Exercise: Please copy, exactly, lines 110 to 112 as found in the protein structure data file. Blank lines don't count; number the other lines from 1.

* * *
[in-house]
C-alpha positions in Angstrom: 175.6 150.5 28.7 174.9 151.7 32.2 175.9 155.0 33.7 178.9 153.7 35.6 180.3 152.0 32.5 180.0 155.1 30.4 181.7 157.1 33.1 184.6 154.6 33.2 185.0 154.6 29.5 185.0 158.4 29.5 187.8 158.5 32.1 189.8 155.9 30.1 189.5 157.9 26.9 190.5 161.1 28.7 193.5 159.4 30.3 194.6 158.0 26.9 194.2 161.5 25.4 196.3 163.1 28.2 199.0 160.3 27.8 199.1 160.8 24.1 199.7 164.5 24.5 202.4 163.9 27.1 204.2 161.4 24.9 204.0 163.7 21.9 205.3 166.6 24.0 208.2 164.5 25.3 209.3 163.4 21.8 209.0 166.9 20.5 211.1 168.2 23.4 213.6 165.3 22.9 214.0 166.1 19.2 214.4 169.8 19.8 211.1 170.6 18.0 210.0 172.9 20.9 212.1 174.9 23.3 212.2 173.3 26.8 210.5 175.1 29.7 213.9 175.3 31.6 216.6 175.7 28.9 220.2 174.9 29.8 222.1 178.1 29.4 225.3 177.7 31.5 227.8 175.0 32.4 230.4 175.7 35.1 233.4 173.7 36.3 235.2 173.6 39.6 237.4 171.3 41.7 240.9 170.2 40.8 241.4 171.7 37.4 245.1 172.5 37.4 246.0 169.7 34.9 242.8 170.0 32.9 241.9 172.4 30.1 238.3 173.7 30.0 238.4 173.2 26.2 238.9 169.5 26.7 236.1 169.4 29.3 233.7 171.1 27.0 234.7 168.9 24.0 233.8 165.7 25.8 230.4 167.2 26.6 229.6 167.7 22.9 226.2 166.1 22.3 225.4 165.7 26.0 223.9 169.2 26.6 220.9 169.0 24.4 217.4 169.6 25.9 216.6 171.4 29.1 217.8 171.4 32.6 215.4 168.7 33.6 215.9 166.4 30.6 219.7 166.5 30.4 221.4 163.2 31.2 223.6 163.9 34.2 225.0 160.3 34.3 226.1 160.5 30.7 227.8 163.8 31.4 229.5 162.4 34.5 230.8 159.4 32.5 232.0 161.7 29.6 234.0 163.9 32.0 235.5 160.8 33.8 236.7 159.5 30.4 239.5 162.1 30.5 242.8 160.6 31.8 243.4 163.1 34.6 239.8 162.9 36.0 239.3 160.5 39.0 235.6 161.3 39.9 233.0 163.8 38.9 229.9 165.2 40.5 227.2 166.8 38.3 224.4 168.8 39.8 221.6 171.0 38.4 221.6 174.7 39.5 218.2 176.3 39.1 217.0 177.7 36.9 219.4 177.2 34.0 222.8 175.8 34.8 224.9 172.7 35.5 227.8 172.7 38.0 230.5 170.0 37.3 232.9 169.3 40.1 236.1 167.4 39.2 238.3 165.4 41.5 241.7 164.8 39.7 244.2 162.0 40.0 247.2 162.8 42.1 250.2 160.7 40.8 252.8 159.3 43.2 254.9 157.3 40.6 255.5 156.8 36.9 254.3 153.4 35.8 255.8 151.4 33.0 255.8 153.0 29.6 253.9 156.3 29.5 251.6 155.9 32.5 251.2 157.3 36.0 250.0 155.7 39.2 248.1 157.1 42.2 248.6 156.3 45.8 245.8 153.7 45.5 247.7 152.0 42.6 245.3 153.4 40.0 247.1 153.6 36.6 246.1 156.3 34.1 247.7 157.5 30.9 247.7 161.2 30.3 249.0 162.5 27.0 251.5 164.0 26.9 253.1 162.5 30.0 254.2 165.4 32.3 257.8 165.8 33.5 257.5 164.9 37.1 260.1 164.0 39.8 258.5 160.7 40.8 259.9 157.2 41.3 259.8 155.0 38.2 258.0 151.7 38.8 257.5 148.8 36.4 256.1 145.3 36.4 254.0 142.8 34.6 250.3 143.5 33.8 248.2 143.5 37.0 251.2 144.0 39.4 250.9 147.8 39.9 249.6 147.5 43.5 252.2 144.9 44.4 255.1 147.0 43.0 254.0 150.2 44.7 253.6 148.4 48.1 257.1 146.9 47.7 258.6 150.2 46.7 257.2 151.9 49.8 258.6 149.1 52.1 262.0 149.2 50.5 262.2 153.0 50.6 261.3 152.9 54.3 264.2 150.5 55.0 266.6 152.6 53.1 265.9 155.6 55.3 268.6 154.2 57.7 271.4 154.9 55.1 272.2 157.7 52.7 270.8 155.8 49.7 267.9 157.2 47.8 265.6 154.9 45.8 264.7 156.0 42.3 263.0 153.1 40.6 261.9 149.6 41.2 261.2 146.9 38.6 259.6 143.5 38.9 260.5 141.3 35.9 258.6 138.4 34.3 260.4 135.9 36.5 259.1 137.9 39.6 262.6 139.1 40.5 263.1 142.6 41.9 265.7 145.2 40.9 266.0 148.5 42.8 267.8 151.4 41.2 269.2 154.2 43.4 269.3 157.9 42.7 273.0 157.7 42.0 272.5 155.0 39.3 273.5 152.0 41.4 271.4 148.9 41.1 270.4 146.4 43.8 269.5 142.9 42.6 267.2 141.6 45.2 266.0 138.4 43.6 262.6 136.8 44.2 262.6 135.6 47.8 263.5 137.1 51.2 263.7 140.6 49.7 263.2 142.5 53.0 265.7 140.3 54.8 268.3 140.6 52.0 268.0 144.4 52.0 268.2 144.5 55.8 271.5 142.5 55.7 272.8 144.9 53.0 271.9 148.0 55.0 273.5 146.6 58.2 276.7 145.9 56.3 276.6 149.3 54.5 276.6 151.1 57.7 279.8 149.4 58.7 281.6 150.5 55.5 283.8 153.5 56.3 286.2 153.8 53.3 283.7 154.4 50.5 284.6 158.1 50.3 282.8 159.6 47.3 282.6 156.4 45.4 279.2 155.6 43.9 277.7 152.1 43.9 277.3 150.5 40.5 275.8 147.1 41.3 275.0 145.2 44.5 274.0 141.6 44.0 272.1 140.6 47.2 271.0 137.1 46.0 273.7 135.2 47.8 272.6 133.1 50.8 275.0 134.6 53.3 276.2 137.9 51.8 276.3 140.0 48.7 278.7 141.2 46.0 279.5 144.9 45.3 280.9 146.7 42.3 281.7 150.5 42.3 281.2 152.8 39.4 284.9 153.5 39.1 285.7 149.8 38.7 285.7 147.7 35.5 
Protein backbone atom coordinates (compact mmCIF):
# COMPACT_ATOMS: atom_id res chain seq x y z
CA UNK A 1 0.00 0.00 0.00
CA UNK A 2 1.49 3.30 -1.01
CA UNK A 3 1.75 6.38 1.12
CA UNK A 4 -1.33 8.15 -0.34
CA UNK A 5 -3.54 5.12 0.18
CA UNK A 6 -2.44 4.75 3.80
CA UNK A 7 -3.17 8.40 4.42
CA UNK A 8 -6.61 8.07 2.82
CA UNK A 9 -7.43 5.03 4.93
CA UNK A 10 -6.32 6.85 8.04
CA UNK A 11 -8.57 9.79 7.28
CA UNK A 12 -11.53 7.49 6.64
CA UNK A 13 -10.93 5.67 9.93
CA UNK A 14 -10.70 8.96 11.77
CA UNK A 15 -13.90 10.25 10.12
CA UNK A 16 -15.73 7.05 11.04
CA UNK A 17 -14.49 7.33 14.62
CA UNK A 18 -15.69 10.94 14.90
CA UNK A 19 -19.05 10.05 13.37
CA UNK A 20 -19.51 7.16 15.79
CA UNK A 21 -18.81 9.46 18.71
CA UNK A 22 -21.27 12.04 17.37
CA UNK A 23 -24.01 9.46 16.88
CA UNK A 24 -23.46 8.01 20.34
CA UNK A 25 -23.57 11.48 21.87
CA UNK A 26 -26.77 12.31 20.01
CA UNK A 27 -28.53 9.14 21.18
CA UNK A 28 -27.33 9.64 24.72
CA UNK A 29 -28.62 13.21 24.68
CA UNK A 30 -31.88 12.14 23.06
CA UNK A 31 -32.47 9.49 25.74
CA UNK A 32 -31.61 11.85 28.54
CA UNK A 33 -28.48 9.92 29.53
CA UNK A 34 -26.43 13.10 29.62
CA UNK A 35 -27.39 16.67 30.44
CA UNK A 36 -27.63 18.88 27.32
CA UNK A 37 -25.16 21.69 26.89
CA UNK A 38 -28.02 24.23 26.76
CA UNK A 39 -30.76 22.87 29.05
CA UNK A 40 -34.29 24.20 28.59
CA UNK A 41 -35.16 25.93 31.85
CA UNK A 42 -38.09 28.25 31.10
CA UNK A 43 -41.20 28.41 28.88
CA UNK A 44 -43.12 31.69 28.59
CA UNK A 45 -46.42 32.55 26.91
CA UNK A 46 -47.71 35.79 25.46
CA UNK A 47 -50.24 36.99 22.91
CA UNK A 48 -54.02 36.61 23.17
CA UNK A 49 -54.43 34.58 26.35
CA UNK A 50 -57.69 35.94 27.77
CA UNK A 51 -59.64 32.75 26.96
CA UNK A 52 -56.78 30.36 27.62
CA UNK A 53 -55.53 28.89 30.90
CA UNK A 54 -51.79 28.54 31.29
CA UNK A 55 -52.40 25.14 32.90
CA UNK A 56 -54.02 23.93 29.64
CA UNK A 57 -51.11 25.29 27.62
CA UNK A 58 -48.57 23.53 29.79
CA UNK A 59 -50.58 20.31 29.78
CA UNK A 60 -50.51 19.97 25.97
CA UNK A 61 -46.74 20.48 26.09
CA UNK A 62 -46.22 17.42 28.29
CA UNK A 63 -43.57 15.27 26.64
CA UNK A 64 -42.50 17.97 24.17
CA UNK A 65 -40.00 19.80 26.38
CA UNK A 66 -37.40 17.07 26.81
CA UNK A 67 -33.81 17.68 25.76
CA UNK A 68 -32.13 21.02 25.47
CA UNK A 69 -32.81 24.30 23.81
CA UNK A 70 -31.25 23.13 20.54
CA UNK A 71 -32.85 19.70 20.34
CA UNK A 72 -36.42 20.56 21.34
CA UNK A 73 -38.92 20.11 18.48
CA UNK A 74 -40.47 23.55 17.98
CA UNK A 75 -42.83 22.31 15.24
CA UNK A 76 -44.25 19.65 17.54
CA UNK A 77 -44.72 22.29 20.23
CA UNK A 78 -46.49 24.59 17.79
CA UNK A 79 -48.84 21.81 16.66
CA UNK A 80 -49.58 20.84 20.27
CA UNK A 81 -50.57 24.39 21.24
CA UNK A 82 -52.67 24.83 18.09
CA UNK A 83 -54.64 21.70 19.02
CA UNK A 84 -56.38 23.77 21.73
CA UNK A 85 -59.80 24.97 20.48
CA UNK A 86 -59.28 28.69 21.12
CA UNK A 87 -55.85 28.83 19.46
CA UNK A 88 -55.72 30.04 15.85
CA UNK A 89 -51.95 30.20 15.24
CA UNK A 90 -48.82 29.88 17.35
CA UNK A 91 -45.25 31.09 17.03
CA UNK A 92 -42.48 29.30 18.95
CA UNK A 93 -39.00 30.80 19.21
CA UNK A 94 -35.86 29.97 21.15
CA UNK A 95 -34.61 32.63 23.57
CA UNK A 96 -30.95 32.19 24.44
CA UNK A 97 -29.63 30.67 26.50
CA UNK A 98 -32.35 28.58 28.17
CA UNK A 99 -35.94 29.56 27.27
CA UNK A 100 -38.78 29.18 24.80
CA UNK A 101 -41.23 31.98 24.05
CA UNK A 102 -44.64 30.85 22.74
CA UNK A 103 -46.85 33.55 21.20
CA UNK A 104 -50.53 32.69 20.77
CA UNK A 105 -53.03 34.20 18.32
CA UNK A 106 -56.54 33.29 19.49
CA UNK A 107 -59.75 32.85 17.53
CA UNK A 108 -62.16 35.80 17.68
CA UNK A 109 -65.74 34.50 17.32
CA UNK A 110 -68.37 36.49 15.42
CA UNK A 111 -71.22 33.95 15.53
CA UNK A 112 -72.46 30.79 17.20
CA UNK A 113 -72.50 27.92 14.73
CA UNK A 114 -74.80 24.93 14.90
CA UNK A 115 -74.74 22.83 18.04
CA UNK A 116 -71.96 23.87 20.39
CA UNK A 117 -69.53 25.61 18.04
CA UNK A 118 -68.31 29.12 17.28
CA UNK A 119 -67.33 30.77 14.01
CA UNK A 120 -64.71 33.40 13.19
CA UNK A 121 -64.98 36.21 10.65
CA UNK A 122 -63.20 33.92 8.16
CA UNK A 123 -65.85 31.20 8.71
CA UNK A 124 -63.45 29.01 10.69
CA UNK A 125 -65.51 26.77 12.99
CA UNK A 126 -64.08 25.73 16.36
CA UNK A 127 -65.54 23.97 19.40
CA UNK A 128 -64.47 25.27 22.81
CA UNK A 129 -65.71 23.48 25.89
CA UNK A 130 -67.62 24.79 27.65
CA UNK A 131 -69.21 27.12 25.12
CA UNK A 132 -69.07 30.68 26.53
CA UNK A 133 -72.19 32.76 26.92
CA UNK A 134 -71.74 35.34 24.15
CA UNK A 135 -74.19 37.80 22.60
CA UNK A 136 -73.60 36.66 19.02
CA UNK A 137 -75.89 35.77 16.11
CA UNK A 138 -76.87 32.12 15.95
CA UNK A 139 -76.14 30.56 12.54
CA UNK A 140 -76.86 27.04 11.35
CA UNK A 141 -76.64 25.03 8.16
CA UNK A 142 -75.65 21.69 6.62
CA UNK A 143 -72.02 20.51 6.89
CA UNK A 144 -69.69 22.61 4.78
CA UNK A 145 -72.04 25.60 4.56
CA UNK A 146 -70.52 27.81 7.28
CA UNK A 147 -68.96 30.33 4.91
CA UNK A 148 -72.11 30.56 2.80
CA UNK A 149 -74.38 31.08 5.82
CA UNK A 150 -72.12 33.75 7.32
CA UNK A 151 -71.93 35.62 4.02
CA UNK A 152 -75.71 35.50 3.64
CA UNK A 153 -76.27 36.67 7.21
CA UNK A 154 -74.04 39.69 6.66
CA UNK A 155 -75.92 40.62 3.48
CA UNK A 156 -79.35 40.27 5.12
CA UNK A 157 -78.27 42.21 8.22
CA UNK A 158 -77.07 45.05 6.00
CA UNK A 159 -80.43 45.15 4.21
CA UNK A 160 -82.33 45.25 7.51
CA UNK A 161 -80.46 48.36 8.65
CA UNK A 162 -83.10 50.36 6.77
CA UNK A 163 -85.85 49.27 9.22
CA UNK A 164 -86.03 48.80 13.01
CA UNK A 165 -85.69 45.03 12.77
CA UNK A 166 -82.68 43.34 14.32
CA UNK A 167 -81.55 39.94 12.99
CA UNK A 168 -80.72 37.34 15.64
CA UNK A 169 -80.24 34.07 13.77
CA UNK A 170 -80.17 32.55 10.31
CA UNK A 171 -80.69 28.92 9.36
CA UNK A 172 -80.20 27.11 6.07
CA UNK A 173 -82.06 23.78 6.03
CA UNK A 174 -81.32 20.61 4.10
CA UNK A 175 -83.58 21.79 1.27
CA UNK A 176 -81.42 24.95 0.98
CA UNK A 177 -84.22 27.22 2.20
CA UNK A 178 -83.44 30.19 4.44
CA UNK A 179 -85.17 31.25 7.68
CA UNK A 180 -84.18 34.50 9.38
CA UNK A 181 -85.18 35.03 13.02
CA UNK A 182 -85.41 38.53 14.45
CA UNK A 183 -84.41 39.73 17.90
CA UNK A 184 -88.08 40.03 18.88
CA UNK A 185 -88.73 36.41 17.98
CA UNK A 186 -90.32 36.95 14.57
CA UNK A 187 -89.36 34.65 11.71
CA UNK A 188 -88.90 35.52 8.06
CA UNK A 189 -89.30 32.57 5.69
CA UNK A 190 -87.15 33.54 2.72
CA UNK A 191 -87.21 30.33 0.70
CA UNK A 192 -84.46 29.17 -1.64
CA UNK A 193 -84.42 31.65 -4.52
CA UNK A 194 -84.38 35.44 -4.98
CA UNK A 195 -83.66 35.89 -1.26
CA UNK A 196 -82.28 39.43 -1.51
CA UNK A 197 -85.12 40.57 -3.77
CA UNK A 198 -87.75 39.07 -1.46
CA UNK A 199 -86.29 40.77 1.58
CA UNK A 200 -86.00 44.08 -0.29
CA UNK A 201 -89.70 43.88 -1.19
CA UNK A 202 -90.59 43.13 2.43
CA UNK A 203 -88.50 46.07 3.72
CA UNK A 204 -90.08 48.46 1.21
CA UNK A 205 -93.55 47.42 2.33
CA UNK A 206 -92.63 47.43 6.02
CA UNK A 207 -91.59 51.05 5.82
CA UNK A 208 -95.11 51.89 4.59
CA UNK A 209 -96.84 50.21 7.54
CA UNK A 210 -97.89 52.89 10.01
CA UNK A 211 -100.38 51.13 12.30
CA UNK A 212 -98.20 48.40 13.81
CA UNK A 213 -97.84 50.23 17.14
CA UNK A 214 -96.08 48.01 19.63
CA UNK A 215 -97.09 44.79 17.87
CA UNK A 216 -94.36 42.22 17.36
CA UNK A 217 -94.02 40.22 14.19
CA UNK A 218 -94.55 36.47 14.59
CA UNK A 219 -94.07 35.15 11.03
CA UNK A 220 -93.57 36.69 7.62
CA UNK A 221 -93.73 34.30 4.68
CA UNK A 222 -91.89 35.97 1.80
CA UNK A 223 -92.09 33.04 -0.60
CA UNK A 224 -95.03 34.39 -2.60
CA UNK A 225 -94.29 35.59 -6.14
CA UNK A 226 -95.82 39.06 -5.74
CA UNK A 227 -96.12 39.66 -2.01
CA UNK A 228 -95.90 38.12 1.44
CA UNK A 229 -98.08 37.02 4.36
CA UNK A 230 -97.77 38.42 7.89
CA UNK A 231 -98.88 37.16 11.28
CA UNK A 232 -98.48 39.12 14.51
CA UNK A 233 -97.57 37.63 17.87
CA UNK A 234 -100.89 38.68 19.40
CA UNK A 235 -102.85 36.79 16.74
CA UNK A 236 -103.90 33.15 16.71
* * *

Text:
CA UNK A 106 -56.54 33.29 19.49
CA UNK A 107 -59.75 32.85 17.53
CA UNK A 108 -62.16 35.80 17.68